8 Fun Energy Activities for Elementary Students 

Ever thought why the paper plane flies only a little distance when thrown with hands as compared to when elastics are used to propel its speed? It’s the elastic energy that boosts up the speed of our regular paper planes and provides them a burst of speed. 

Similarly, students can find the applications of different types of energies in their daily lives with a little pinch of their creativity and a whole bag of imagination. Beginning from the potential and kinetic energies, and covering solar energy, chemical energy, elastic energy, heat energy, and various others, this post will cover some amazing classroom energy activities that will allow students to unleash their hidden scientists and discover the world of physics and mechanics. 

Energy activities for elementary school students 

Physics games and activities are a great way to pique the kid’s curiosity about boring textbook concepts. These activities provide students with hands-on experience and greater clarity of the concepts and make their practical understanding lenient. Some amazing energy activities for elementary school students are- 

1. Catapult using sticks 

Catapult using sticks is an easy yet efficient classroom activity based on potential energy. This activity can be done in a classroom or even in an open space. 

Material required:
Rubber bands, ice-cream sticks, bottle cap, glue, and a cotton ball


  • Take 5 to 7 ice cream sticks and pile them up. Use a rubber band to secure the sticks from both ends. 
  • Take another ice cream stick and put it perpendicular to one side of the piled-up sticks. Repeat it on the other side. Tie both the sticks using a rubber band. Ensure the rubber band is tied up tightly and make an X in between. 
  • Now, secure one end of the perpendicular sticks using a rubber band. 
  • Using glue, paste the bottle cap on the open side of the sticks, that is the end that is not tied. Ensure the hollow of the bottle cap is facing upward.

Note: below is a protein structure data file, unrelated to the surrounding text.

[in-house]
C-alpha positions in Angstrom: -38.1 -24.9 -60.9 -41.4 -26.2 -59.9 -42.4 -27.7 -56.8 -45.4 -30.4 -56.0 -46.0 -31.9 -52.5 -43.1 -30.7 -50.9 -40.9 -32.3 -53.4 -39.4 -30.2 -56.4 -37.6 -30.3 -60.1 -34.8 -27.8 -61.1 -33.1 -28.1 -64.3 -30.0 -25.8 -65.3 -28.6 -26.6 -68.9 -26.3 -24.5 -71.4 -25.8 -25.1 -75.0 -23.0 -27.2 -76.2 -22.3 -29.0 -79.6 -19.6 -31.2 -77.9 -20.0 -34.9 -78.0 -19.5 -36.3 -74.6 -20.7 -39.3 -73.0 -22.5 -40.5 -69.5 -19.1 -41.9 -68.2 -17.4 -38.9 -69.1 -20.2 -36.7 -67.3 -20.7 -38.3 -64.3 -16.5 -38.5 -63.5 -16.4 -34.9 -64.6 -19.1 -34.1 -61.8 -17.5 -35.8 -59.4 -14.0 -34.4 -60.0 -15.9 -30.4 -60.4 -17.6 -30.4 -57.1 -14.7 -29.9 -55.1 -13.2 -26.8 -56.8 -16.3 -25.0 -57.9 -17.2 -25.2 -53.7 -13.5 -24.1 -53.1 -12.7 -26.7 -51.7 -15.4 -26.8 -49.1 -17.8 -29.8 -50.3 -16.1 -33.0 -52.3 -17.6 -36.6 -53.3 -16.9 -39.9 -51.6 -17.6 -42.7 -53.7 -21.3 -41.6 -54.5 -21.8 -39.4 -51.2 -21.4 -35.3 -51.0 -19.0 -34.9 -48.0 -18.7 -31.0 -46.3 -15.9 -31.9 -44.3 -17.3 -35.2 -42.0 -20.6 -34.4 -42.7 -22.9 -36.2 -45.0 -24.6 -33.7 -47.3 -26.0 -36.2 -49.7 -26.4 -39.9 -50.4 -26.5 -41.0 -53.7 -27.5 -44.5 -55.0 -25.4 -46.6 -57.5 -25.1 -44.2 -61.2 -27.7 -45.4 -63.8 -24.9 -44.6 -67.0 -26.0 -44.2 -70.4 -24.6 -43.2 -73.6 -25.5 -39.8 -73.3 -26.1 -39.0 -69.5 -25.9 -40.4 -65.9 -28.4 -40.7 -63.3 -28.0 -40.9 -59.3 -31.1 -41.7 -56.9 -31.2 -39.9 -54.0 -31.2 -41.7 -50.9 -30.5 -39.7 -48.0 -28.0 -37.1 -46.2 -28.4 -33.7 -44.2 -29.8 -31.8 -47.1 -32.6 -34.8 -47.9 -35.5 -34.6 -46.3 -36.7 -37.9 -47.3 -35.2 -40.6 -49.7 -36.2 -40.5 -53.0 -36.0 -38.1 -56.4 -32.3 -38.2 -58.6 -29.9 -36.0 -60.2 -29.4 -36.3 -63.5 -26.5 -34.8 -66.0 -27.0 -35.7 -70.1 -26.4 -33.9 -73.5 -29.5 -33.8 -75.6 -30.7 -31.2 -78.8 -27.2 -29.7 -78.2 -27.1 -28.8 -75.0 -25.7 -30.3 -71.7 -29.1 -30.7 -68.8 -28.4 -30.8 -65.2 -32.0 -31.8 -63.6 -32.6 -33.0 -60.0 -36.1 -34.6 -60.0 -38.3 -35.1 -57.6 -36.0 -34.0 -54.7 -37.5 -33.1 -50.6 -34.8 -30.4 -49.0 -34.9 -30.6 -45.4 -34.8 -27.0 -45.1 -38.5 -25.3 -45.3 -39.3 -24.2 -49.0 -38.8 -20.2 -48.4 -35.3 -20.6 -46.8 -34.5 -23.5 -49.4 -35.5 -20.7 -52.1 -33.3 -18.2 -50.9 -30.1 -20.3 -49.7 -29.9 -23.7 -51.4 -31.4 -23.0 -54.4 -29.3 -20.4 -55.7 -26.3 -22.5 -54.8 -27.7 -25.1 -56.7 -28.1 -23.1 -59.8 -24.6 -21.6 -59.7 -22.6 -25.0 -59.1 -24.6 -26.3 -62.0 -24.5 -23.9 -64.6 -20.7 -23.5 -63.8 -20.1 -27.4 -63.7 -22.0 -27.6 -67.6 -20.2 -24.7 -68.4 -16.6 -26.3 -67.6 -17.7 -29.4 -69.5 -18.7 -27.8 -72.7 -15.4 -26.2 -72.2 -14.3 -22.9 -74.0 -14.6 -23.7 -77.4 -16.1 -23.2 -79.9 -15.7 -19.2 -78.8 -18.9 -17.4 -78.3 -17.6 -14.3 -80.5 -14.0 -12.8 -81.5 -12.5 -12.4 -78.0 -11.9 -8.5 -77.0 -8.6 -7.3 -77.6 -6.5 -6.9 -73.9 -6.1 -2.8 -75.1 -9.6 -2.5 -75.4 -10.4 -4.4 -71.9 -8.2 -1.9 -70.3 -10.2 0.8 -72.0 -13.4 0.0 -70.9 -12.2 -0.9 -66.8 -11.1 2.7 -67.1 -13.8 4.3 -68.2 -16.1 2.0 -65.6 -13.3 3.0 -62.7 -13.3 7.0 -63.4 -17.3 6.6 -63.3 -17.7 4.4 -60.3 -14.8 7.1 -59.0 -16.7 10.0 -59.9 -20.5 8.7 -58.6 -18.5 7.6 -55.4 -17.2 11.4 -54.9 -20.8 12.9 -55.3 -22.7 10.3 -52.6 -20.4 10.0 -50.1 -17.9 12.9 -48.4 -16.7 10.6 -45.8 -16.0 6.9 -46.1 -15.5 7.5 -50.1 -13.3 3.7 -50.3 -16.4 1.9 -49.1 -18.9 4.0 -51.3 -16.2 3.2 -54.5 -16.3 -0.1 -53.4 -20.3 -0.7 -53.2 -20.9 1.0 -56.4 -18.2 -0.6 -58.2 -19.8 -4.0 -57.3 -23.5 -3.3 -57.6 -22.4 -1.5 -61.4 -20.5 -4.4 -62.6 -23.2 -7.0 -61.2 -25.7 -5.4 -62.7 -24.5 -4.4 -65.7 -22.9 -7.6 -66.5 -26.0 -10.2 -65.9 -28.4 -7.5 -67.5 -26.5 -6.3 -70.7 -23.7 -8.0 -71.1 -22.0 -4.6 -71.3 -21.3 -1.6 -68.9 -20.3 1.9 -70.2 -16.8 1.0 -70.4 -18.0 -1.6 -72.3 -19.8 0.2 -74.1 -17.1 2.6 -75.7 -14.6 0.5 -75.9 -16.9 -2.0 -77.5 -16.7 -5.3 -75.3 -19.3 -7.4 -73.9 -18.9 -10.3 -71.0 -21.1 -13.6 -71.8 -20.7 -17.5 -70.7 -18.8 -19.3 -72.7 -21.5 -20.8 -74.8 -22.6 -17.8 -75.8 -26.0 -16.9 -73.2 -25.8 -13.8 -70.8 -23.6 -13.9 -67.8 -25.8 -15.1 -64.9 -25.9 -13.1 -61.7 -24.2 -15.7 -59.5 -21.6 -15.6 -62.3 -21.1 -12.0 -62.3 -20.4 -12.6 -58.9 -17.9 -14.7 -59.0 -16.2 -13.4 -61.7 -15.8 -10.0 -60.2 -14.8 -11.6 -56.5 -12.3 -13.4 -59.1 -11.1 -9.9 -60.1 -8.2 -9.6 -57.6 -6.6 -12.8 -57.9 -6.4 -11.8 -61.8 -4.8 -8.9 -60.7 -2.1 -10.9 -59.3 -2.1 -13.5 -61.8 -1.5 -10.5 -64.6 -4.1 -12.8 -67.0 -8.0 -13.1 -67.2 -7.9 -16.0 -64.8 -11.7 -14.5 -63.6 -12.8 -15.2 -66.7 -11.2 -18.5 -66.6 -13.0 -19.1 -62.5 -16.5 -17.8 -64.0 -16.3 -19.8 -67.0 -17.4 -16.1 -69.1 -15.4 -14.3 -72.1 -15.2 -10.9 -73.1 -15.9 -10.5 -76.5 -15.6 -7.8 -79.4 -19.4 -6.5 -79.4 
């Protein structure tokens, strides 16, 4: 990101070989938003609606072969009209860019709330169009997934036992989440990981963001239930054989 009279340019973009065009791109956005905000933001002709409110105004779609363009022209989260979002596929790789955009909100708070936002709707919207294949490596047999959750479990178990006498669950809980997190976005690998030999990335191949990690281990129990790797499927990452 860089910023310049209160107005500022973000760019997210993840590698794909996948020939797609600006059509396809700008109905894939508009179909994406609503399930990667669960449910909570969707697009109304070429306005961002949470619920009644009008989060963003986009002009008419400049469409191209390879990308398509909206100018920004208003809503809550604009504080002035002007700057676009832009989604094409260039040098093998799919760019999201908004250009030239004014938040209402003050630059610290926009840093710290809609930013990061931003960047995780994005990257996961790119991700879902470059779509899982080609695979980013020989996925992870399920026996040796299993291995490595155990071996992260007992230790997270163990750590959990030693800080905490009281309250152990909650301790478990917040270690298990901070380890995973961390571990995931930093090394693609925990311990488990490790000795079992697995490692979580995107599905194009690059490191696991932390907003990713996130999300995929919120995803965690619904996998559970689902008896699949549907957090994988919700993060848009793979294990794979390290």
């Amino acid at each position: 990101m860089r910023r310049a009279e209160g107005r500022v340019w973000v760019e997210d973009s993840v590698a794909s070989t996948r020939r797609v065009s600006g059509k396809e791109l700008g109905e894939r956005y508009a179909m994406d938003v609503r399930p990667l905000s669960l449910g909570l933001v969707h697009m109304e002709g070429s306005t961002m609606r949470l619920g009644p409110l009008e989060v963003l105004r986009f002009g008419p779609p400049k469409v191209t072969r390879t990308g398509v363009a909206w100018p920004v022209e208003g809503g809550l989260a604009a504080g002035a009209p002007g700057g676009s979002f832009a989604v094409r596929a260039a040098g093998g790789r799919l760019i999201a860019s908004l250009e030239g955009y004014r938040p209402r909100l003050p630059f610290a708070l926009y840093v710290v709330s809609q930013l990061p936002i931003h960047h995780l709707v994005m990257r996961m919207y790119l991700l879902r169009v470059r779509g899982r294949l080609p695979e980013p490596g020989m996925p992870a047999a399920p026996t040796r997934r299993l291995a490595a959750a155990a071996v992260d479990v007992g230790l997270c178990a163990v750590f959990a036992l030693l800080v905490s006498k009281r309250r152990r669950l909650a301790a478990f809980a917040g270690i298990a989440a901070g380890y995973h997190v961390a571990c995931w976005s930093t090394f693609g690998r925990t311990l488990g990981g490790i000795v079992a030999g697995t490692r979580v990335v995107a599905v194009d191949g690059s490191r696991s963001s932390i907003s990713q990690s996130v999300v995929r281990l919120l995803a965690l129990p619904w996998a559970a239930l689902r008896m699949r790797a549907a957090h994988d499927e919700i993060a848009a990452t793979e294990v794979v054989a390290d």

• Now put a cotton ball in the bottle cap. Your catapult is ready to fire! Simply press the stick downward on which the bottle cap is secured and leave it once you have pushed it down enough. See how far the cotton ball goes. 

Thoughts for the brain!! 

Ask kids when the potential energy is converted into kinetic energy and how they can calculate the potential energy. Also, will it make any difference if the stick is pushed downward too much or too little? 

2. Flying Airplanes using Elastics

Let’s bring a power of elastic energy to our regular paper planes. A simple activity that covers the concept of elastic energy in a fun manner. This activity can be best performed in an open space. 

Material required:
Origami papers, waster cardboard, rubber band 


  • Using waste cardboard, make an airplane launcher or simply a ramp. 
  • Secure the sides of a ramp or the launcher with cardboard and fix a rubber band on the sides of the ramp. The rubber should be tight enough to produce a great amount of elastic energy. 
  • Now, make your regular origami plane and fix a hook at the nose of the plane. 
  • Let students use the hook and the rubber band to catapult the plane and fly it away as far as possible. The student whose plane will go the farthest will win. 

Thoughts for the brain!!

Ask students if the tightness of the rubber band matters, or if the loosely held rubber band would have the same effect. Why or why not? Further, encourage students to compare how far the plane will go using only hands or the elastic band. 

3. Roasting Marshmallows using Solar Ovens 

An interesting activity to bring the power of solar energy straight to the classrooms. Students can make their solar oven in the classroom and go into the sunlight for the practical part. 

Material required:
Pizza box, aluminum foil, duct tape, plastic wraps


  • Take a pizza box and make a slightly wide border on the lid. 
  • Cut the border from three sides and leave the hinge end uncut. You will get the flap on the lid of the pizza box. 
  • Now cover the inside of the flap with aluminum foil. Also, cover the inside of the base of the pizza box with aluminum foil. 
  •  Secure the plastic wrap on the sides of the lid (border) using duct tape. By this stage, you will have three layers in your pizza box. First, the flap on the lid is covered by aluminum foil, second, the borders of the lids are secured by plastic wrap, and the third base of the pizza box is covered with aluminum foil. 
  • Now, again paste some black sheets above the foil on the base of the box.  
  • Use a wooden stick to open the flap at 90 degrees from the lid. Your solar oven is ready.